In the event of a no-deal scenario being reached and a disorderly Brexit, the consequences of that will stretch well beyond resourcing. Political and policy choices will have to be made by the European Union as a whole in relation to this because of the challenges that all member states will face. All of the resource needs that I have been asked to meet I will meet and we will ensure that staff are in place by the deadlines that have been asked for by the Revenue Commissioners and communicated in the Government decision to date.

I thank the Minister for his reply but I must put that "what if" question. If that arises it will go well beyond resource implications, which it will. I assume the Revenue Commissioners, which is a competent professional body, have given the Minister its assessment of what is required by March 2019, in the event of a cliff edge Brexit. It will go well beyond the 600 figure that they have put on it, in the context of a deal or a transition period and a future trade deal between the EU and the UK. Could the Minister answer that straight question as to whether they have given the Minister an assessment of what is required in the event of no deal by March of next year, which is coming around the corner fairly quickly at this stage?

The Minister has clarified that in relation to the 600, they had only asked for 200 by March of 2019 under the central scenario of an orderly Brexit and a transition period. I ask the Minister to confirm the position.

As already mentioned, we are providing staff and resourcing in line with the central scenario and the request that has been placed on me.

We are engaging in evaluation of what could happen in a no deal scenario. The consequences of being in that place stretch beyond resourcing for all of the European Union. In that place and contingency the provisions that are open to us regarding use of existing staff and interdepartmental panels will then be used. This is why the work in relation to the evaluation and upscaling of our IT systems is so important. We will have a technology platform that will be able to deal with the different scenarios. In the event of us getting to a point where an agreement is not in place, which everybody is working to avoid, the consequences for the European Union as a whole will be exceptionally significant.

The first area of guidance in relation to this is where the European Commission is looking at different papers as to how different member states will handle a no deal scenario in different policy areas. We would have to get an indication from the Article 50 task force that we are in a no deal spectrum. To date that guidance has not been provided.

Tax Avoidance

Pearse Doherty

Question:

2. Deputy Pearse Doherty asked the Minister for Finance the steps he will take to ensure high wealth persons pay an appropriate level of tax in view of the information contained in the recent Comptroller and Auditor General report. [44237/18]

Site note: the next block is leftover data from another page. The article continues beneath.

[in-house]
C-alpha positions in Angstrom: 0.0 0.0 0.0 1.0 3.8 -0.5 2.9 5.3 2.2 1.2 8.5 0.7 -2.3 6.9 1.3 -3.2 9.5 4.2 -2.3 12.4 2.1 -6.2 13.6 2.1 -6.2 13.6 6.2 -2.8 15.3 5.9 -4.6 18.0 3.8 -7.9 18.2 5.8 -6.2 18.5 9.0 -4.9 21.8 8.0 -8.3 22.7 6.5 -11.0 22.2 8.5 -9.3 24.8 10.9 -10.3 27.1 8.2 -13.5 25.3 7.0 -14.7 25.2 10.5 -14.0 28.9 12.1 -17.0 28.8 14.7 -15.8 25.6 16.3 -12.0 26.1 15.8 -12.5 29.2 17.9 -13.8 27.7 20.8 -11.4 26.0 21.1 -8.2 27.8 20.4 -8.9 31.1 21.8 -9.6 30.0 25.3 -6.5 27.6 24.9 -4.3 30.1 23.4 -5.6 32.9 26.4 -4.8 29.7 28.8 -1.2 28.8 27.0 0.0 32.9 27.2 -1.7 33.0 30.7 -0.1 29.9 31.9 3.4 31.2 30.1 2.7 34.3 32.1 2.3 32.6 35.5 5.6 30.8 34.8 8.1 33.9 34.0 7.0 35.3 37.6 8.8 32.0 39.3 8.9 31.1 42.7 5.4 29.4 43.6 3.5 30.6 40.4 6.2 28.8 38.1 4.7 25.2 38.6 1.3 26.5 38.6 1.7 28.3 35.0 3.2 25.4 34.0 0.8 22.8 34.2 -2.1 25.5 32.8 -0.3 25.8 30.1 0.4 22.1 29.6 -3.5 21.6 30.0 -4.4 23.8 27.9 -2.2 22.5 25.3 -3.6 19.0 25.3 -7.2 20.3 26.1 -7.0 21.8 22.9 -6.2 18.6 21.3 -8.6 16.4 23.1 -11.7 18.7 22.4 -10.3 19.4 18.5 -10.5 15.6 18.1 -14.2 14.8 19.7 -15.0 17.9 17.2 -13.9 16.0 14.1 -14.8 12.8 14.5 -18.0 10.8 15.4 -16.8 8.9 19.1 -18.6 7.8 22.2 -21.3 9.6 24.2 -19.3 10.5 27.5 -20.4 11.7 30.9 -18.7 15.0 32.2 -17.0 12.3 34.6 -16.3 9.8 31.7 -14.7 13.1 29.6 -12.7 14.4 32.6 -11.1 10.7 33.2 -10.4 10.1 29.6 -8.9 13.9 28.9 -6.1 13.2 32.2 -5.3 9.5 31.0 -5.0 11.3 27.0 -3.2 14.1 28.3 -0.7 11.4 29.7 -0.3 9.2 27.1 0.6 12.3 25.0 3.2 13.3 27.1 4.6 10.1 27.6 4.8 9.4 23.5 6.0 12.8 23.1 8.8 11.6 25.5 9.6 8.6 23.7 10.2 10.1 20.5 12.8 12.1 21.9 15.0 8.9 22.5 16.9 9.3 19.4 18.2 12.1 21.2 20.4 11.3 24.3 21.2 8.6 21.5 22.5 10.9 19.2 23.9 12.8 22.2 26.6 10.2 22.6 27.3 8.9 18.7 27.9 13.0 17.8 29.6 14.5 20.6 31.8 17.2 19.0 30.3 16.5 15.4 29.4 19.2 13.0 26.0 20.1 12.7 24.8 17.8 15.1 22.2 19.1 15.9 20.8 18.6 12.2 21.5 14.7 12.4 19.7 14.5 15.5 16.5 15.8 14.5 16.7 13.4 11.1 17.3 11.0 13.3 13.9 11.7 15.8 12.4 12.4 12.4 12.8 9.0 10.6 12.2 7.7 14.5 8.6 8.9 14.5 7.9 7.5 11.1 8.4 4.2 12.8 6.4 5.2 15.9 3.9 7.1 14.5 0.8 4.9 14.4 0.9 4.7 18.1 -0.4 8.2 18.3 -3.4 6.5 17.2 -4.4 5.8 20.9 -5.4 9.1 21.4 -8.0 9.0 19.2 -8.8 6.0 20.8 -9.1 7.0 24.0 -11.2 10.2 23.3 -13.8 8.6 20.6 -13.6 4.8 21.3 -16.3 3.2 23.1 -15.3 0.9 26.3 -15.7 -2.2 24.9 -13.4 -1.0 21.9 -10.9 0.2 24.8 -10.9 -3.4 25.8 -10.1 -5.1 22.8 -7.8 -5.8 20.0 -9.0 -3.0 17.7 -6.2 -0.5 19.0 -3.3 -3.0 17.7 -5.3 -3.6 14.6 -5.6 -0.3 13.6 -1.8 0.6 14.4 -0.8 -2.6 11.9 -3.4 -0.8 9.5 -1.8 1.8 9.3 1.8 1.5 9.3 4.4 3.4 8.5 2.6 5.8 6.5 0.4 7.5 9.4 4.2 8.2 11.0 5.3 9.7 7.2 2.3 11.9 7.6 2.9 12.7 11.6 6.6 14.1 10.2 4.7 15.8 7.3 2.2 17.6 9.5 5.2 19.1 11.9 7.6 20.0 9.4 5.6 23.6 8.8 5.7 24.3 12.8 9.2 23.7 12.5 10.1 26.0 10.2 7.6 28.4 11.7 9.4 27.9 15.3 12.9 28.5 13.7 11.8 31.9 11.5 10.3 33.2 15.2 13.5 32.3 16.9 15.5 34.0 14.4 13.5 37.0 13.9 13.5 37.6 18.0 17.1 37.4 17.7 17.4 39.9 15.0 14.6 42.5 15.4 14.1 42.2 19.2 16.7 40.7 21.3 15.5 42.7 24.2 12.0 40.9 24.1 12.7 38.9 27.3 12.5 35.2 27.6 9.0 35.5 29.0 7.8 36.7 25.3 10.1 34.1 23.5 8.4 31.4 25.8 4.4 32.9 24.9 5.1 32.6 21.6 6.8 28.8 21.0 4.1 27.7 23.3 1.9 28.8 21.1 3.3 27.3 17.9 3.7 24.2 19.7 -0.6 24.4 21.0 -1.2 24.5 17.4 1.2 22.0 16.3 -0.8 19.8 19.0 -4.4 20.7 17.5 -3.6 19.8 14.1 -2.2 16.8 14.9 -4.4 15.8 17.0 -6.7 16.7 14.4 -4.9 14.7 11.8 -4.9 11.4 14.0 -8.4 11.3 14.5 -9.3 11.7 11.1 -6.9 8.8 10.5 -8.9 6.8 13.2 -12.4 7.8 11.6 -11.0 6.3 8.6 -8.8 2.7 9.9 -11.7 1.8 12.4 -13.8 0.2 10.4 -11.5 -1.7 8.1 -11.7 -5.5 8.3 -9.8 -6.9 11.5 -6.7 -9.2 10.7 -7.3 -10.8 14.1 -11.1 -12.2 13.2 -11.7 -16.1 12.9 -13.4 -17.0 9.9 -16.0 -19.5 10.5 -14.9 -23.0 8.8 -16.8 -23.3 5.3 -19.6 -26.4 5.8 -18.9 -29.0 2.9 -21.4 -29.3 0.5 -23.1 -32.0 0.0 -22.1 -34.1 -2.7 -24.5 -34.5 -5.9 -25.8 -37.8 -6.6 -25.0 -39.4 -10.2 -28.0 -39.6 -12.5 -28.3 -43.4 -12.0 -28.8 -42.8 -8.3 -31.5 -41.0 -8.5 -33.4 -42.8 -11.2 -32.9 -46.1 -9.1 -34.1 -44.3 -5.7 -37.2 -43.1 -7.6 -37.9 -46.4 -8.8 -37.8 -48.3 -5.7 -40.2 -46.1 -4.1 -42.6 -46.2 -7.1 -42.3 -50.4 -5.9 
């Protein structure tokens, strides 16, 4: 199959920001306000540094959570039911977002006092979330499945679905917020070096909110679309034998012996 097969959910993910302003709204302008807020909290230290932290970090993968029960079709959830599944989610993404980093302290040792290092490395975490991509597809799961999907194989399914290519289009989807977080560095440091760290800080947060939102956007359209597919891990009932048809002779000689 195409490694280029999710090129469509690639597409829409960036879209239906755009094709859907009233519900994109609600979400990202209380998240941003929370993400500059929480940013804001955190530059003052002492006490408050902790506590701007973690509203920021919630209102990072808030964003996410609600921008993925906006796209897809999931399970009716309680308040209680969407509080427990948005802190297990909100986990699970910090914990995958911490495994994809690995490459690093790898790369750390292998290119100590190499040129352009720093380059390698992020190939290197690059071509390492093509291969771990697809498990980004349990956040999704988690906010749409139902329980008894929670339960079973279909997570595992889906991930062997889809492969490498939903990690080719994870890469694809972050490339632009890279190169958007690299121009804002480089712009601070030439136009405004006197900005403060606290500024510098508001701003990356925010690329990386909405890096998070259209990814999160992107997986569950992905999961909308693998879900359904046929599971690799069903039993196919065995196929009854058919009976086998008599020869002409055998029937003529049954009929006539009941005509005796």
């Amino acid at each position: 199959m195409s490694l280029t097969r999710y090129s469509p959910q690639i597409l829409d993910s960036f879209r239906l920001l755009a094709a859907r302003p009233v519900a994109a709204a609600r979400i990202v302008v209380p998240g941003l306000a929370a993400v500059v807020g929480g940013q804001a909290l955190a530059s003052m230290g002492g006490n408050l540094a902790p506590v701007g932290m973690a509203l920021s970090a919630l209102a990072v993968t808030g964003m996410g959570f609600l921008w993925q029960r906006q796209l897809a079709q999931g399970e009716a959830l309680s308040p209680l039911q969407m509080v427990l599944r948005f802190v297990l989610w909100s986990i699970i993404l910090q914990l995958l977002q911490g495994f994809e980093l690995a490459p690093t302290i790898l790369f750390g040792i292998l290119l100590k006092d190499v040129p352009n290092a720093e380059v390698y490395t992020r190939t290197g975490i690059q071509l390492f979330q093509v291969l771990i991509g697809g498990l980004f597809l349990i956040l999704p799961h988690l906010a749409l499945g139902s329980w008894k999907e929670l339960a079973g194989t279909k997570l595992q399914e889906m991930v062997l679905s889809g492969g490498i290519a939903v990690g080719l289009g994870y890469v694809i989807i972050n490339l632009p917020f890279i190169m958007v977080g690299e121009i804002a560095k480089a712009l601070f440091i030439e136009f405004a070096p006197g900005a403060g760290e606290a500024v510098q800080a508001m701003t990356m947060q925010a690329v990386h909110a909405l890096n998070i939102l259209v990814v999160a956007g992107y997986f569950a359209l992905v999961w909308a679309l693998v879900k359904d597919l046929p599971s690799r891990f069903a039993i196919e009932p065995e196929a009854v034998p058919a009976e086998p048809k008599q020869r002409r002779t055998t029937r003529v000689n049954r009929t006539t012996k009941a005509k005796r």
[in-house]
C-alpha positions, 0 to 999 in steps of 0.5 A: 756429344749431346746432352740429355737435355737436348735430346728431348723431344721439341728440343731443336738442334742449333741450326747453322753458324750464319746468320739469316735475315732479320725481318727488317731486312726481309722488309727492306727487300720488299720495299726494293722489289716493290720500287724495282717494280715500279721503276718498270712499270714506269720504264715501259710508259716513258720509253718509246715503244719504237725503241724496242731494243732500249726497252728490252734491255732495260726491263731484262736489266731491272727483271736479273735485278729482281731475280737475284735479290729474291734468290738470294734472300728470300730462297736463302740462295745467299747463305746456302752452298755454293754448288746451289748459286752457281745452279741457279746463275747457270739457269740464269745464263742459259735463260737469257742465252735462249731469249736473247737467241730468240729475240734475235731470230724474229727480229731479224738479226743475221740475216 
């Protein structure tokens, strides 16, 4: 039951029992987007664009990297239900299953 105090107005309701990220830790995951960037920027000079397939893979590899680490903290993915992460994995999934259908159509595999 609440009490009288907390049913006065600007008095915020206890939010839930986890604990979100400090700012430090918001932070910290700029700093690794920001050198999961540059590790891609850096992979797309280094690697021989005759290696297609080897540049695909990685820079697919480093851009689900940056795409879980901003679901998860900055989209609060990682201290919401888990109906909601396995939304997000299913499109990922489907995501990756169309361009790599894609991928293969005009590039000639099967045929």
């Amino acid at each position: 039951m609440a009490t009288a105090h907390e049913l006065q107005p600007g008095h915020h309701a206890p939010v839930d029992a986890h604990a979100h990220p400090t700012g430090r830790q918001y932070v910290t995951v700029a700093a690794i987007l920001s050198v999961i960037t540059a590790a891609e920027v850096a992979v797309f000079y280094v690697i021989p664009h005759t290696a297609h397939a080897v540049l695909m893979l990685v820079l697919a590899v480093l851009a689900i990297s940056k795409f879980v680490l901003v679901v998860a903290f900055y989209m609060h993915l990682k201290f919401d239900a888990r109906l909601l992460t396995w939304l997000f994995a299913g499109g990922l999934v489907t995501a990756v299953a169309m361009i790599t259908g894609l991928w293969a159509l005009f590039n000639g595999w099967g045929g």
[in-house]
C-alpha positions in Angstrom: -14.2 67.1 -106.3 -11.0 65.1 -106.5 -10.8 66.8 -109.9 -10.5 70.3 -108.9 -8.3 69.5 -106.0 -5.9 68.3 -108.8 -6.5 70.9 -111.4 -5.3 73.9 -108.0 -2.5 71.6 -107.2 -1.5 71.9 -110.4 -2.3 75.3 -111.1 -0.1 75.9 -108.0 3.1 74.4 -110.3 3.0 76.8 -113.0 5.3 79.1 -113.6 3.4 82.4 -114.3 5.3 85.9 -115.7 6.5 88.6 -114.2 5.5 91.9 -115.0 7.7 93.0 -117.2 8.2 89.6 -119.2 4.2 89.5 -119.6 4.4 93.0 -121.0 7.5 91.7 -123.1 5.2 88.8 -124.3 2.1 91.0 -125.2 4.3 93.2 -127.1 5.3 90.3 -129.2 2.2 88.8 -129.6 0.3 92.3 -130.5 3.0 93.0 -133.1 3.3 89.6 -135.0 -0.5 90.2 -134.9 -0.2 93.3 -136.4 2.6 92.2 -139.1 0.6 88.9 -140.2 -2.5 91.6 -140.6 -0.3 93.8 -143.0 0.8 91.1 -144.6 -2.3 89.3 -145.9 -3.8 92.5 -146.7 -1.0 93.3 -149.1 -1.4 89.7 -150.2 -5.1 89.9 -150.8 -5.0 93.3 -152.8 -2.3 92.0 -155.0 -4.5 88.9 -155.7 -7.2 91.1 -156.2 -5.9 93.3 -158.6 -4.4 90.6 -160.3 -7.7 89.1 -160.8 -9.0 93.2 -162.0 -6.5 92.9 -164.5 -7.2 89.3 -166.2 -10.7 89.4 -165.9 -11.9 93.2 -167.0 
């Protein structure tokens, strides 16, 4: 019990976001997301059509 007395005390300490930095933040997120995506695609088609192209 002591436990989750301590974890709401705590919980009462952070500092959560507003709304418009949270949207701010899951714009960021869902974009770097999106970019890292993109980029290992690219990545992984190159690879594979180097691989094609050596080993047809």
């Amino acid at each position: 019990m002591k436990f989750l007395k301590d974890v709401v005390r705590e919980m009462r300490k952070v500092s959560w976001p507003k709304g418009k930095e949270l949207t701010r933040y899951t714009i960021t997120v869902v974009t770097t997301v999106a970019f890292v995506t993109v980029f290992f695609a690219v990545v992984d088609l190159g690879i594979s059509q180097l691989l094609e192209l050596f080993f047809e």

We will proceed with Question No. 2 and in the absence of Deputy Pearse Doherty I call on Deputy Donnchadh Ó Laoghaire to introduce the question.

The Comptroller and Auditor General report states that there are 140 high-wealth individuals, millionaires 50 times over, who had a taxable income of less than €125,000. Some 83 of these people have taxable income of less than the average worker. Clearly, there are those in society who are not paying their fair share. Will the Minister commit to bringing in the necessary changes to close these loopholes and exemptions?

As the Deputy will be aware wealth is already taxed in a range of ways. The local property tax is based on the market value of residential properties. Capital acquisitions tax and capital gains tax are levied at 33% on the sale of assets. Bank interest in most cases is subject to deposit interest retention tax and the stamp duty levy on the transfer of shares yielded a net total of €449 million in 2017.

The Comptroller and Auditor General's report notes that both taxable income and income tax payable are determined in accordance with tax legislation which provides the tax expenditures in the form of tax reliefs and tax credits. Such credits and reliefs, where applicable, have the effect of reducing the tax liability of an individual in any given year of assessment. As also stated by the Comptroller and Auditor General in his report, while high earners are well placed to utilise a wide variety of credits and reliefs available, they may also be liable to pay additional tax by virtue of their income in the form of the domicile levy and the high income individual's restriction. This status is determined by assets rather than income, while under the high income individual's restriction, high income earner status relates to those with adjusted income of over €125,000.